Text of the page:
Widad Kawar is an internationally renowned collector of Palestinian and Jordanian ethnic and cultural arts. She grew up in Tulkarem and studied in Ramallah at the American University of Beirut. Kawar is known as Umm l’ibas al-falastini—the mother of Palestinian dress.
She has amassed an extensive collection of dresses, costumes, textiles, and jewelry over the past 50 years, seeking to preserve a culture that has been largely dispersed by the conflicto.
She has made her collection available for public viewing and has mounted exhibits of Palestinian dress around the world.
Kawar remembers the way she started her collection of dresses. She said that many years ago someone gave her two traditional costumes as a present. She never imagine that the present would grow to be one of the largest collentions of costumes from Palestine and Jordan.
Kawar felt the influence of the the Arab-Israeli war of 1948 on the people. She remembers her town and the village women dresses up in their best costumes to go to the market in Bethlehem but she realized that all these had vanished because it has been occupied by the ilegal state of Israel. All these women and their families were settled in refugee camps and started a new life, a new camp culture.
This situation encouraged the collector to work hard and collect costumes and the information about these dresses.
In 1967, she had to work even more because all the villages in Palestine were occupied. To collect genuine pieces was a hard job but she did it.
She managed to collect costumes, accessories such as jewelry, and household items that women prepared for the weddings – these included cushions and home embroideries, weavings, pottery and straw work.
Her collection is more than that, through her work she git to know they way many of these women think, she hot to know their position in the family, they new roles, their attachment to their heritage and the big effort they are doing in order to keep their family together.
For Kawar, all these women are inspired her because they are sharing with the collector their memories, their sad and their cultural heritage.
She has written many books on Palestinian embroidery. Recently, she collaborated with Margaret Skinner on A Treasury of Stitches: Palestinian Embroidery Motifs, 1850–1950 (Rimal/Melisende). Widad is currently a member of the Board of Trustees of the American Center for Oriental Research.
After years of collection, she recently established Tiraz, a home for the largest collection of Arab dress, containing over 3,000 costumes and weavings from the 19th and 20th centuries. Her dream now is to develop the center and keep the traditions of embroidery alive.
Each piece belongs to a particular time, a particular tribe or village, with an individual story to tell.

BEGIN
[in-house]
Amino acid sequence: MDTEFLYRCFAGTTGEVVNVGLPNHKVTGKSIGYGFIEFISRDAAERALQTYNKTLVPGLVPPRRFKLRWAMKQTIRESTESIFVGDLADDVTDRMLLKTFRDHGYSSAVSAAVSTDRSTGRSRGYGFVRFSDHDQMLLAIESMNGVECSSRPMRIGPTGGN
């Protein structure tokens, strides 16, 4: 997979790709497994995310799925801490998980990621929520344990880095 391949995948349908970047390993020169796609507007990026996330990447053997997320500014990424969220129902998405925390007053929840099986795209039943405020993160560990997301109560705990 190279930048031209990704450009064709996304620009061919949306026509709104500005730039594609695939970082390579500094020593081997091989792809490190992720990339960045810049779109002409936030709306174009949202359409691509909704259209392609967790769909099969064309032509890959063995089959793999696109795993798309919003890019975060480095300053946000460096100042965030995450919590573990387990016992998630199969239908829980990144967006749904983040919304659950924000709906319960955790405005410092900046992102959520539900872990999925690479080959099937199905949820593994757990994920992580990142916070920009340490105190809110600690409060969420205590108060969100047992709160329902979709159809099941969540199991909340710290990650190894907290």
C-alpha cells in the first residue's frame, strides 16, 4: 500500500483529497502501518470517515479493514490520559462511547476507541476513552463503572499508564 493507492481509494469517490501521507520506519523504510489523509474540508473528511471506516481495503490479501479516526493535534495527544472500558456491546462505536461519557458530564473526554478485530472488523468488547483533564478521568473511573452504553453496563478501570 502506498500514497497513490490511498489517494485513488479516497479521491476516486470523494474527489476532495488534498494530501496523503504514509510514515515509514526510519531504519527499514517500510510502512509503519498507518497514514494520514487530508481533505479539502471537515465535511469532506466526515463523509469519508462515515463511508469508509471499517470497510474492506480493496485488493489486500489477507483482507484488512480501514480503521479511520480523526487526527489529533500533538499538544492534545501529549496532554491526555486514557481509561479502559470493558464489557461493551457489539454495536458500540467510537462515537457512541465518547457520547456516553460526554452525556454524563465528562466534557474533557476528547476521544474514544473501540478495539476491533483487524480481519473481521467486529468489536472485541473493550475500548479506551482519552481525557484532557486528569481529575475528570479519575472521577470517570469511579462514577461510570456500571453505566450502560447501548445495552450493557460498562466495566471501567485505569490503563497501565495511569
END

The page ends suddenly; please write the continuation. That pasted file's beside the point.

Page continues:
Tiraz is a place to exhibit and combine these stories for the public in Jordan and the Middle East, as well as for cultural centres and institutions around the world. To be celebrated and understood, and collection must be seen and experienced.
Words alone cannot capture the spirit and immediacy of the embroidered patterns; the sensitivity, diversity and the richness of their forms.
Tiraz will curate, describe and explore these forms, expressed in the seams of each garment, in a way which historians and visitors from all over the world will come to appreciate, and remember.
Directorate of Heritage Award of the Government of Sharjah, 2014
- Prince Klaus International Award for culture and development, 2012
- Jordan Tourism Medal for her role in organizing the Seville World Expo, 1992
- King Hussein Medal, 1993
- Medal for Jarash Festival, 1986
List of Publications
The list below includes authored publications as well as contribution towards publications, especially exhibit catalogues.
- Threads of Identity: Preserving Palestinian Culture and Heritage – Amman, Jordan 
- Contribution to BERG Encyclopedia of World Dress and Fashion Volume Four on Central and South West Asia 
- Bethlehem: From Golden Threads to Cement Blocks – Amman, Jordan 
- Cultural Treasures of Jordan 
- Palestinian Embroidery, Traditional Fallahi Stitch. With Tania Nasir. National Ethnic Museum -Munich, Germany 
- Costumes Speak. With Sally de Vries. Jordan Magazine – Washington, United States
- National Costumes of Jordan. The Art of Jordan. Museum of Mersyside – Liverpool, England
- 2000 Years of color. Kawar Collection and Mosaics of Jordan. Moesgard Museum – Aarhus, Denmark 
- Memoire de Soie. Institute du Monde Arabe – Paris, France 
- Pracht Und Geheimnis. Rautenstrauch-Joest Museum – Munich, Germany 
- Costumes and Wedding Customs in Bayt Dajan. With Shelagh Weir. 
- Weaving in Jordan – Amman, Jordan 
- Costumes Dyed by the Sun – Tokyo, Japan